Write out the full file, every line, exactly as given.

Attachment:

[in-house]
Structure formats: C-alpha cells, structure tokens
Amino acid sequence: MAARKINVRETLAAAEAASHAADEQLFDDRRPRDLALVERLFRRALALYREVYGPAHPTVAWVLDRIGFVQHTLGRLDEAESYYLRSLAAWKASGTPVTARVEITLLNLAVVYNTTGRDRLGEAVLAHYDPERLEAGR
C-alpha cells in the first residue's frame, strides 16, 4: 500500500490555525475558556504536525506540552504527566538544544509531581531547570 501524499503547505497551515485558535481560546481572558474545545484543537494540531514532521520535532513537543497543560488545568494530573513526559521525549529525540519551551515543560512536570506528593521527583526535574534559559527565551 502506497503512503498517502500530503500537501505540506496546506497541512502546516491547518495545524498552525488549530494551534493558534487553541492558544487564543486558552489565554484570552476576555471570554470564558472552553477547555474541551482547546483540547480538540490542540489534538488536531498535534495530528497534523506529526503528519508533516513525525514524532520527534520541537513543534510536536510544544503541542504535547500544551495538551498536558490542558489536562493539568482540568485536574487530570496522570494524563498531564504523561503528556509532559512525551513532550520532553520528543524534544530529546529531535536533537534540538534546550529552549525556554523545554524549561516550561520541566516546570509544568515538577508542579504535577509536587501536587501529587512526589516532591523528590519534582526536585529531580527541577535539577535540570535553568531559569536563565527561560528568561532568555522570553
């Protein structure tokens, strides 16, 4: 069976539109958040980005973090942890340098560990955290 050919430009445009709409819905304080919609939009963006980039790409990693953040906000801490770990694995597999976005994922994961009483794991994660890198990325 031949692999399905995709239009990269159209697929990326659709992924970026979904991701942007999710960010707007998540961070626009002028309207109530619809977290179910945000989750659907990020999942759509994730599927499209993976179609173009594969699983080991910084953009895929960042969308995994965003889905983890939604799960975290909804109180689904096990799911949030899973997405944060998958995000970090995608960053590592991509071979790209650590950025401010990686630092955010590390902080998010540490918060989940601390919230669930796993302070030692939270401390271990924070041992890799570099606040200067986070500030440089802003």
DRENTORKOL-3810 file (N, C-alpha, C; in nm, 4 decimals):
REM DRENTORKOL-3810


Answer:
[in-house]
Structure formats: C-alpha cells, structure tokens
Amino acid sequence: MAARKINVRETLAAAEAASHAADEQLFDDRRPRDLALVERLFRRALALYREVYGPAHPTVAWVLDRIGFVQHTLGRLDEAESYYLRSLAAWKASGTPVTARVEITLLNLAVVYNTTGRDRLGEAVLAHYDPERLEAGR
C-alpha cells in the first residue's frame, strides 16, 4: 500500500490555525475558556504536525506540552504527566538544544509531581531547570 501524499503547505497551515485558535481560546481572558474545545484543537494540531514532521520535532513537543497543560488545568494530573513526559521525549529525540519551551515543560512536570506528593521527583526535574534559559527565551 502506497503512503498517502500530503500537501505540506496546506497541512502546516491547518495545524498552525488549530494551534493558534487553541492558544487564543486558552489565554484570552476576555471570554470564558472552553477547555474541551482547546483540547480538540490542540489534538488536531498535534495530528497534523506529526503528519508533516513525525514524532520527534520541537513543534510536536510544544503541542504535547500544551495538551498536558490542558489536562493539568482540568485536574487530570496522570494524563498531564504523561503528556509532559512525551513532550520532553520528543524534544530529546529531535536533537534540538534546550529552549525556554523545554524549561516550561520541566516546570509544568515538577508542579504535577509536587501536587501529587512526589516532591523528590519534582526536585529531580527541577535539577535540570535553568531559569536563565527561560528568561532568555522570553
């Protein structure tokens, strides 16, 4: 069976539109958040980005973090942890340098560990955290 050919430009445009709409819905304080919609939009963006980039790409990693953040906000801490770990694995597999976005994922994961009483794991994660890198990325 031949692999399905995709239009990269159209697929990326659709992924970026979904991701942007999710960010707007998540961070626009002028309207109530619809977290179910945000989750659907990020999942759509994730599927499209993976179609173009594969699983080991910084953009895929960042969308995994965003889905983890939604799960975290909804109180689904096990799911949030899973997405944060998958995000970090995608960053590592991509071979790209650590950025401010990686630092955010590390902080998010540490918060989940601390919230669930796993302070030692939270401390271990924070041992890799570099606040200067986070500030440089802003």
DRENTORKOL-3810 file (N, C-alpha, C; in nm, 4 decimals):
REM DRENTORKOL-3810